CRAMOND Island has become a dumping ground for cheap tents and sleeping bags, it has emerged, with campers blamed for turning the popular visitor attraction into an eyesore.
The tourist attraction, owned by the Dalmeny Estate, has become increasingly popular among campers over the years.
But community groups are now urging those visiting the island to clean up after themselves. And campers were also criticised for dumping rubbish such as broken bottles and piles of litter, spoiling the experience for others.
Minutes secretary of the Cramond Association, John Dods, said hundreds of people have been camping on the island over the summer.
“There’s always been at least one or two camping on the island and there was never any bother because the ones who used to camp tended to be there for the Edinburgh Festival, and would clean up after themselves and take their tents away,” he said.
“Now, these folk go over and can’t even be bothered to take their tents away. But if they can be bothered to take them there, they should be bothered to take them back.
“The island can be absolutely filthy and the Cramond Boat Club and various locals, such as myself, go over with polythene bags and cart stuff back, and the council pick it up from the litter bin at the end of the causeway. But that’s the only clean-up that’s done. ”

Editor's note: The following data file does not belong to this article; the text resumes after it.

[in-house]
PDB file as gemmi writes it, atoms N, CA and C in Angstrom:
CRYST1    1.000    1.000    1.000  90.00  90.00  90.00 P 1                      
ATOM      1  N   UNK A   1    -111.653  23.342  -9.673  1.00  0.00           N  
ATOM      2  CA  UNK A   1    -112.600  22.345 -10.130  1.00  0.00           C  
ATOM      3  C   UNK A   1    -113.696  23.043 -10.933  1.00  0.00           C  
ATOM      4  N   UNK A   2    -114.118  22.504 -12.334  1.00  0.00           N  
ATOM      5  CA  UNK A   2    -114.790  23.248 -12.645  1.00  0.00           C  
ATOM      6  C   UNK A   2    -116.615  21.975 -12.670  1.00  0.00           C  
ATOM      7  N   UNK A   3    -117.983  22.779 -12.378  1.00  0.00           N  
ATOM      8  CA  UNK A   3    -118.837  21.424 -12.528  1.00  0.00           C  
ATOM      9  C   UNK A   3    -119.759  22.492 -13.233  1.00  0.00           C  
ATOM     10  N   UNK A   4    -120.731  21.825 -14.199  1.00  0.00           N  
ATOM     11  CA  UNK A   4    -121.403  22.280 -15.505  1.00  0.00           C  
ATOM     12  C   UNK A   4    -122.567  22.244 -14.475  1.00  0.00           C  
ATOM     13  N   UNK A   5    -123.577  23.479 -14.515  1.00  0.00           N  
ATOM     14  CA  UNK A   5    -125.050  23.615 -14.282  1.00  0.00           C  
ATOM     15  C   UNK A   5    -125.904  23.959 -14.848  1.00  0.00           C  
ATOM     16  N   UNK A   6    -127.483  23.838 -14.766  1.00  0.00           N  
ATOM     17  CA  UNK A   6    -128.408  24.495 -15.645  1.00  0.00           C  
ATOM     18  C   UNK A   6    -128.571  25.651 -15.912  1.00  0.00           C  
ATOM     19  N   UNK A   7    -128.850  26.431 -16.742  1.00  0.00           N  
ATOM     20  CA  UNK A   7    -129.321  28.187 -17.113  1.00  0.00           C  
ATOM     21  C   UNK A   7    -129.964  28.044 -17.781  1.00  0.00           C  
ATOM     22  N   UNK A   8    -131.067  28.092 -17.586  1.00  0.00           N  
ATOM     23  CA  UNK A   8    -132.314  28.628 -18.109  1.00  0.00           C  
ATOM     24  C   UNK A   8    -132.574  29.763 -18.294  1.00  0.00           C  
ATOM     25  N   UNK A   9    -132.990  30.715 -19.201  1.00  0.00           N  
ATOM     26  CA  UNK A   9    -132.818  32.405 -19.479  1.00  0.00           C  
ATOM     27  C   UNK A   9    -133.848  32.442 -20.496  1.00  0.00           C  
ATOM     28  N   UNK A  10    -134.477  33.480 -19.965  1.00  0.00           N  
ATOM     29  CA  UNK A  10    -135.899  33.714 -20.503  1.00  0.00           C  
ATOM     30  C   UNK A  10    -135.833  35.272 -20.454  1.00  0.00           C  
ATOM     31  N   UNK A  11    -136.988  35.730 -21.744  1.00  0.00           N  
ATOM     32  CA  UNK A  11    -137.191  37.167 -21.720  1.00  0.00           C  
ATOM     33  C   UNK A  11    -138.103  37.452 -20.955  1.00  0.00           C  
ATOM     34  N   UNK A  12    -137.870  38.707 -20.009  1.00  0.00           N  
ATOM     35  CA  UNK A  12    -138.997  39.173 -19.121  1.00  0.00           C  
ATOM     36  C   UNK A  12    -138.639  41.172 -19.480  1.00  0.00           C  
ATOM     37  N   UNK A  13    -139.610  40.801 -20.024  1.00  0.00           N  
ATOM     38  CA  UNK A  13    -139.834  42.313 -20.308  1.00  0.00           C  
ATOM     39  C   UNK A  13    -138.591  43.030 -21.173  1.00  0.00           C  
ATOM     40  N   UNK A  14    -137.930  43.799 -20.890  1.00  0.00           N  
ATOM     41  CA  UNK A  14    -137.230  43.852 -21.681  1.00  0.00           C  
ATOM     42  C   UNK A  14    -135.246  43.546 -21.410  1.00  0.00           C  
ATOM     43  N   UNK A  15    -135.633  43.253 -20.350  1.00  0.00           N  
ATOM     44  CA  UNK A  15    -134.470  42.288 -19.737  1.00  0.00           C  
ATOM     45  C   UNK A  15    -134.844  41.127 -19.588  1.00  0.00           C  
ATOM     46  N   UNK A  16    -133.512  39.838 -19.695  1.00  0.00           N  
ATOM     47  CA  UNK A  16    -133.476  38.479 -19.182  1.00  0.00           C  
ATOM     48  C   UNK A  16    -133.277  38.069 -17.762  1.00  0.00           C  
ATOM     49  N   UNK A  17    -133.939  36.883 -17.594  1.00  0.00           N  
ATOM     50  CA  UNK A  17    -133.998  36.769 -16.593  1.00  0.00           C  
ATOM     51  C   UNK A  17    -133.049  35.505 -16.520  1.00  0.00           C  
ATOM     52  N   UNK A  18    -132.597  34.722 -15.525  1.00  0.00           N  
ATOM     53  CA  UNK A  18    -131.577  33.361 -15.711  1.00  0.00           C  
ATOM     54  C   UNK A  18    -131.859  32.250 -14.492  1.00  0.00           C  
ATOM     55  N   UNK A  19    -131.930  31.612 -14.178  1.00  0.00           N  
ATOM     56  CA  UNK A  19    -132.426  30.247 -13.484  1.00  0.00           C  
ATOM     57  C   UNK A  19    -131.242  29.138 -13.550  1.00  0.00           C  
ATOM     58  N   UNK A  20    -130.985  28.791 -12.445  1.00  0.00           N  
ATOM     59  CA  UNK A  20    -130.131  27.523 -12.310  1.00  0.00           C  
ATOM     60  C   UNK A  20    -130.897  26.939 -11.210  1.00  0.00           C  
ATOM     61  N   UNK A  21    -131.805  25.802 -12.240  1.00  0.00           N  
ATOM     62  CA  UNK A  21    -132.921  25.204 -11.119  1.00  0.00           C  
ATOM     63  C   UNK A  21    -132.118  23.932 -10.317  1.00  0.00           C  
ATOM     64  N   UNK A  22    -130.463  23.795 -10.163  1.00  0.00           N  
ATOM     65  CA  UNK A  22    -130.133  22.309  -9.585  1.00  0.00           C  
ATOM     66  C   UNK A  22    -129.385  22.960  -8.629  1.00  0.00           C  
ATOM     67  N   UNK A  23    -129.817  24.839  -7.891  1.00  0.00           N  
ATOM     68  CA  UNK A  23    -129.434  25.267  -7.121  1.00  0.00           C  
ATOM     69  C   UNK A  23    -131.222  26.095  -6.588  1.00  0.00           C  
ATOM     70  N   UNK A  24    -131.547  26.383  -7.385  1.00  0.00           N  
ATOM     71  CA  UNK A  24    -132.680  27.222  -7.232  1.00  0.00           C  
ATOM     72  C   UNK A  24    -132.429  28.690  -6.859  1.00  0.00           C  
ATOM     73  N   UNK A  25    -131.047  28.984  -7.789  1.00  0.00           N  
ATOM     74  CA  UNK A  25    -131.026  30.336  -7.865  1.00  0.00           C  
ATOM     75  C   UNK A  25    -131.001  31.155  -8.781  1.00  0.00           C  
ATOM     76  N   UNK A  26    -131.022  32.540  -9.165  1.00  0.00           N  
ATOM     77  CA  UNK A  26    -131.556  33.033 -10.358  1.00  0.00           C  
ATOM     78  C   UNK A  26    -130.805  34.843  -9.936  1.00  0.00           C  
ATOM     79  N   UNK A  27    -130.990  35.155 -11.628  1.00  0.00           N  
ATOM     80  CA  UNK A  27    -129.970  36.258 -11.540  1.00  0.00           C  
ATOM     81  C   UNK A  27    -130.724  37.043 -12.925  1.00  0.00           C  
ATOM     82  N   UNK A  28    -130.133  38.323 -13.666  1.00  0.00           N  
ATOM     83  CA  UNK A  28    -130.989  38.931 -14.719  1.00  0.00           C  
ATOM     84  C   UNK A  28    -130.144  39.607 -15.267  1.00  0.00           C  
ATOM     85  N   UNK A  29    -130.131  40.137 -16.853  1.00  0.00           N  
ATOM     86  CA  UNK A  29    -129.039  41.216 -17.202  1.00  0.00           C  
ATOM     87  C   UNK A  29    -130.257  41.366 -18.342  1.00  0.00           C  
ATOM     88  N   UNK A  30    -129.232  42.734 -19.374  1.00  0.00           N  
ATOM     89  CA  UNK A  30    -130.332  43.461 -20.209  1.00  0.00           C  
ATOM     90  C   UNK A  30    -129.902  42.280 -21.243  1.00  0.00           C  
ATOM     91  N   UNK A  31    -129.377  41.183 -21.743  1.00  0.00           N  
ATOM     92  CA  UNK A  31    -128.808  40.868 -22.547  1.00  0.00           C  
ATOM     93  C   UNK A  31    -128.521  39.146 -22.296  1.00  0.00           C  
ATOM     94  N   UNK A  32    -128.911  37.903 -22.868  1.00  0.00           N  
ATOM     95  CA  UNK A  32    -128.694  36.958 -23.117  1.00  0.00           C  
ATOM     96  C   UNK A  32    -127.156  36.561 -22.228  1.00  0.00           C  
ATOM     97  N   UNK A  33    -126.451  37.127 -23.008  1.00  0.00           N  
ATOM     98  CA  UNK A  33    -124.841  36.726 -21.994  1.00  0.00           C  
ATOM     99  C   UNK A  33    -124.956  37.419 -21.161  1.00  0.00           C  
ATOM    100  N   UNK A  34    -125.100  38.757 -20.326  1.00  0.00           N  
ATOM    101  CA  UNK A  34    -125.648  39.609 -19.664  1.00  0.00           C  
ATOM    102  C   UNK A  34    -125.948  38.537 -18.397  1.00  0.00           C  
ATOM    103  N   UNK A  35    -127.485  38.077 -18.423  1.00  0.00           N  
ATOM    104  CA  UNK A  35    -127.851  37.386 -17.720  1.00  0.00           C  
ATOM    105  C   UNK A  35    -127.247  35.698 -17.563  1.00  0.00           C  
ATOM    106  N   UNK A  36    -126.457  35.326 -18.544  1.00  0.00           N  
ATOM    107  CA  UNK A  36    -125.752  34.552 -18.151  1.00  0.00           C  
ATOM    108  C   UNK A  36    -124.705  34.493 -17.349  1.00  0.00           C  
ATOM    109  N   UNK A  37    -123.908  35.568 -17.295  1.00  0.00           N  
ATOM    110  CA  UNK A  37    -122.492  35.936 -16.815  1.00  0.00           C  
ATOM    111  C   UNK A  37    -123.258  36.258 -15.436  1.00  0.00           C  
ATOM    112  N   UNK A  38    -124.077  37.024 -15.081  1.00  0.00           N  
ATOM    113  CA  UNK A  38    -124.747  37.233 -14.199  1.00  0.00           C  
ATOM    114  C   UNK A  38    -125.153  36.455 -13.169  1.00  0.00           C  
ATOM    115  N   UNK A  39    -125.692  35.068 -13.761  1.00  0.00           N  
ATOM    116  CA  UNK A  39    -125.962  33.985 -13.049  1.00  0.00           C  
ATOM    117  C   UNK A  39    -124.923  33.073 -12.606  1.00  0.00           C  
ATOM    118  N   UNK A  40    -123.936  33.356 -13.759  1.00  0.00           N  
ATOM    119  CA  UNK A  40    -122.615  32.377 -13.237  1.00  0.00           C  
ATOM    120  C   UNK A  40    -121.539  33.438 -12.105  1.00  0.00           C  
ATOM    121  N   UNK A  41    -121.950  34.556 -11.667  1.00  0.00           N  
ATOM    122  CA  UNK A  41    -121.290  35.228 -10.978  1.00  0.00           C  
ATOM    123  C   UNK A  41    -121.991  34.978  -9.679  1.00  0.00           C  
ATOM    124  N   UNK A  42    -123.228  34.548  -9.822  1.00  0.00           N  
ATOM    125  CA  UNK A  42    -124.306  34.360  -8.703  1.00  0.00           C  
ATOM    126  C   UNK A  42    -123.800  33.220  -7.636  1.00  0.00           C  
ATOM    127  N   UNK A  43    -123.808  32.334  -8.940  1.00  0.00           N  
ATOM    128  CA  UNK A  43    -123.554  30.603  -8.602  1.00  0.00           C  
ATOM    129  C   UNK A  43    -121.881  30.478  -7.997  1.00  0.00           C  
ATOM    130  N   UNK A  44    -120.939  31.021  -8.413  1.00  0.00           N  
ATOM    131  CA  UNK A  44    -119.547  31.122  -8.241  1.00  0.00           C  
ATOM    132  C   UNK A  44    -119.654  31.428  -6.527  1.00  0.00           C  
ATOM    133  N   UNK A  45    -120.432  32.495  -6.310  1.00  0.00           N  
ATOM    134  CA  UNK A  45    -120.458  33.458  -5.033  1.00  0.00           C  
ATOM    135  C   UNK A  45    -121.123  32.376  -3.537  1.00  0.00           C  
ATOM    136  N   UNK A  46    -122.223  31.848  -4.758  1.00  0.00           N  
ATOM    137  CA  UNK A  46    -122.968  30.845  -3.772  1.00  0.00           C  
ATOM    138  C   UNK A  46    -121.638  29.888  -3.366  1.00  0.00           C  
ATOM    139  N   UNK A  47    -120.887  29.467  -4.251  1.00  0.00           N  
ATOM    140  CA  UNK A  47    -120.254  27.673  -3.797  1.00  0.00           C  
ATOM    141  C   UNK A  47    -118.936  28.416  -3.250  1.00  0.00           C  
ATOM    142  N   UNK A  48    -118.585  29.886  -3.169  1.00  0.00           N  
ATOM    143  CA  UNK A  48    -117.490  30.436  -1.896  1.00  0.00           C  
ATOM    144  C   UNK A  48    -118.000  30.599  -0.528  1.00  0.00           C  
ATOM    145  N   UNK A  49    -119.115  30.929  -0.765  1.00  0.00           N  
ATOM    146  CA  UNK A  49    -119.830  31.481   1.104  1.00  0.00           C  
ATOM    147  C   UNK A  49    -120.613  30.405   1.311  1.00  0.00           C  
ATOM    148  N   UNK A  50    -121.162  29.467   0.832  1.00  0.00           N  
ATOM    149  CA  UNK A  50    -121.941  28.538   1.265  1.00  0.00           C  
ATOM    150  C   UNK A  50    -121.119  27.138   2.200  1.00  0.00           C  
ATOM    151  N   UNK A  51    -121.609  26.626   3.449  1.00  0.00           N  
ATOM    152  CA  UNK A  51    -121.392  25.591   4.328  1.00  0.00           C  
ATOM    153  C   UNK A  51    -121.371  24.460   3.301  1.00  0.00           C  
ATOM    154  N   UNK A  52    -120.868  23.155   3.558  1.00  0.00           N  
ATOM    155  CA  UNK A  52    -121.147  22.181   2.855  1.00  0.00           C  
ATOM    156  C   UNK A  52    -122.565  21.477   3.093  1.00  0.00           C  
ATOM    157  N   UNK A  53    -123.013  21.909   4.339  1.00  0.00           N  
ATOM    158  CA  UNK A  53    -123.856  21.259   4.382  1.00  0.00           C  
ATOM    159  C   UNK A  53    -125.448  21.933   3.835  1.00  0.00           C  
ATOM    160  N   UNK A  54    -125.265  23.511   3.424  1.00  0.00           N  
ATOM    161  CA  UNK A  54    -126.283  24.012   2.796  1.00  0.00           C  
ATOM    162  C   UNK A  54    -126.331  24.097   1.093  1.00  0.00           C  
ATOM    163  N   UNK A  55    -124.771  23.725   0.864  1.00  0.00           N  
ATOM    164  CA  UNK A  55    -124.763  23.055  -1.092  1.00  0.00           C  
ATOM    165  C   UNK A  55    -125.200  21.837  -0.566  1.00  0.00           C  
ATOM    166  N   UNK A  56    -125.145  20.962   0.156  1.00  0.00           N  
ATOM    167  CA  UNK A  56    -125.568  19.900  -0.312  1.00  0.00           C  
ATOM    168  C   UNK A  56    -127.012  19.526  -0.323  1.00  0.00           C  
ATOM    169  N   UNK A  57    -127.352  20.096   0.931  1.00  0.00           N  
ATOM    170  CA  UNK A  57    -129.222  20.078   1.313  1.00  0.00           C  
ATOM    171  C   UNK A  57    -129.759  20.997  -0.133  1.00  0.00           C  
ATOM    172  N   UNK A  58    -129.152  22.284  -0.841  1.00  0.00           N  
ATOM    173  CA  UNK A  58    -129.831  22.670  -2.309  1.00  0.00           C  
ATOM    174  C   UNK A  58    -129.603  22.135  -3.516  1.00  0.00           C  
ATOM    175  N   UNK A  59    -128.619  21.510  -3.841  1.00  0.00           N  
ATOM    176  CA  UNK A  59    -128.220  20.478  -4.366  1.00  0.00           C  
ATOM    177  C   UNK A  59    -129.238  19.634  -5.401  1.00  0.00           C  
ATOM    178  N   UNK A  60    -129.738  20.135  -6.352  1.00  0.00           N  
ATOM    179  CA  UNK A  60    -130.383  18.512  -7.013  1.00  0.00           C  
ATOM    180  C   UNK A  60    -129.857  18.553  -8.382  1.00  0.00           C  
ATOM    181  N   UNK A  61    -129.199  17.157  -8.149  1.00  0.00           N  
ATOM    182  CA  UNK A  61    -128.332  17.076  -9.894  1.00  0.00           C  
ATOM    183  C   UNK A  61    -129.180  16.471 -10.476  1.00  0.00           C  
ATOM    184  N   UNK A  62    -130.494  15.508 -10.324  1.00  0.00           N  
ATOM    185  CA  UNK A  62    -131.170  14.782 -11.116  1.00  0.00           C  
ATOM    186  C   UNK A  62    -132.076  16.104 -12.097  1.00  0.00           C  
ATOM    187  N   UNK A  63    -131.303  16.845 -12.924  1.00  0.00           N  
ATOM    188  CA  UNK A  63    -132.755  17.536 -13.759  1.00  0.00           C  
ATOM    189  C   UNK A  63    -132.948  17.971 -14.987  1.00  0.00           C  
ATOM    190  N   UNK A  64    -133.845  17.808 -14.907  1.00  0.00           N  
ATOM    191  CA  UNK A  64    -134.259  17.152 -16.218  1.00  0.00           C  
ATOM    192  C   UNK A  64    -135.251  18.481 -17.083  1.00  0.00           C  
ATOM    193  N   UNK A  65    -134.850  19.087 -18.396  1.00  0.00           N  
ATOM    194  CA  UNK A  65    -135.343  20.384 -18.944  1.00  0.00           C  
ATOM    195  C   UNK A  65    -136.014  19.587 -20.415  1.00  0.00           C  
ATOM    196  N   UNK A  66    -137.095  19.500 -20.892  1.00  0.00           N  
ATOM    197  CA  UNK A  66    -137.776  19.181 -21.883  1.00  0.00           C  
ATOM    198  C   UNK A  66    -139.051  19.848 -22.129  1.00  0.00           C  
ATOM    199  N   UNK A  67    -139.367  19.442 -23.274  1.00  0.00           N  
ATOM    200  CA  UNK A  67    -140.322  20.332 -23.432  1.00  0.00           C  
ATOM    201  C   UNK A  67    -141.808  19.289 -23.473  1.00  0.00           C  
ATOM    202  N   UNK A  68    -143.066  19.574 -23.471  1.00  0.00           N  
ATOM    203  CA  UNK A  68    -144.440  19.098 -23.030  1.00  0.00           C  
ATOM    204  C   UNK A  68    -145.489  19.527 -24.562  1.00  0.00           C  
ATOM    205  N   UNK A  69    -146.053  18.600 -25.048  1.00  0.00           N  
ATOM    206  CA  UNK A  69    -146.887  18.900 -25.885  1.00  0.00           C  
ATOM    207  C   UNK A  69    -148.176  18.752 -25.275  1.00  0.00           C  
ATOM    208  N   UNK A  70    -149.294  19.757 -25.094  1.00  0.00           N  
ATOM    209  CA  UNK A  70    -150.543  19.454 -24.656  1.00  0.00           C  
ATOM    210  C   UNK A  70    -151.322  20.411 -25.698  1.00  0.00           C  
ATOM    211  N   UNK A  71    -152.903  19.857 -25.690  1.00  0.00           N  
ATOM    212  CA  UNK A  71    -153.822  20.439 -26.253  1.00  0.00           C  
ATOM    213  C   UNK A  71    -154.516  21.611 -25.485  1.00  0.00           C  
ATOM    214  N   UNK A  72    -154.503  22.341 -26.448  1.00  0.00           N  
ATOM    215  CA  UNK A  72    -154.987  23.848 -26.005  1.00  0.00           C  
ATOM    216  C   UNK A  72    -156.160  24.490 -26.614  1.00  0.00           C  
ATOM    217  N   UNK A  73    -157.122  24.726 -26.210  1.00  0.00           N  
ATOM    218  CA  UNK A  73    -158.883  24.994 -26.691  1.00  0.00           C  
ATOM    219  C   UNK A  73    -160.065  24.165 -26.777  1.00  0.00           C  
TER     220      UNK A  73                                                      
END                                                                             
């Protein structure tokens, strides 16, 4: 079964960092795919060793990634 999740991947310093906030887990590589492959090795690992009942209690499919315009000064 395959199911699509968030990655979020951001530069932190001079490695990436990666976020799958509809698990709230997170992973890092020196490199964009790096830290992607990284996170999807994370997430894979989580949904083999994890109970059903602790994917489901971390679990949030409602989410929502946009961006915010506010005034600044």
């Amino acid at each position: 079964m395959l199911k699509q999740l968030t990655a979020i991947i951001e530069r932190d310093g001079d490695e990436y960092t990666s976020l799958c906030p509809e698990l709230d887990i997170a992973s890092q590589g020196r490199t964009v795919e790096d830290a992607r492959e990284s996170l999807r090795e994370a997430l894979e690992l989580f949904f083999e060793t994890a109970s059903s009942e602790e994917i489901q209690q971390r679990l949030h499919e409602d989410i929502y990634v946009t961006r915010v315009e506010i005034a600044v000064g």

The price of tents has fallen dramatically in recent years, with a one-person tent now available for as little as £25 and sleeping bags available for under £10.
The tidal island, which lies just off Cramond, is a third of a mile long and covers 19 acres. It is reached by a paved path only exposed at low tide, which often leads to people becoming trapped on the island.
Meanwhile, the chairman of Cramond and Barnton Community Council, Andrew Mather, urged people to remove their rubbish and tents after their camping trips.
He said: “Cramond Island is very much an asset to have in the area and it’s a shame that a few people destroy it with the rubbish they leave behind.
“All one can do is put up notices and plead with people to be decent and bring their stuff back with them.
“The solution is ‘bring it home with you’.”
The Dalmeny Estate was unavailable for comment.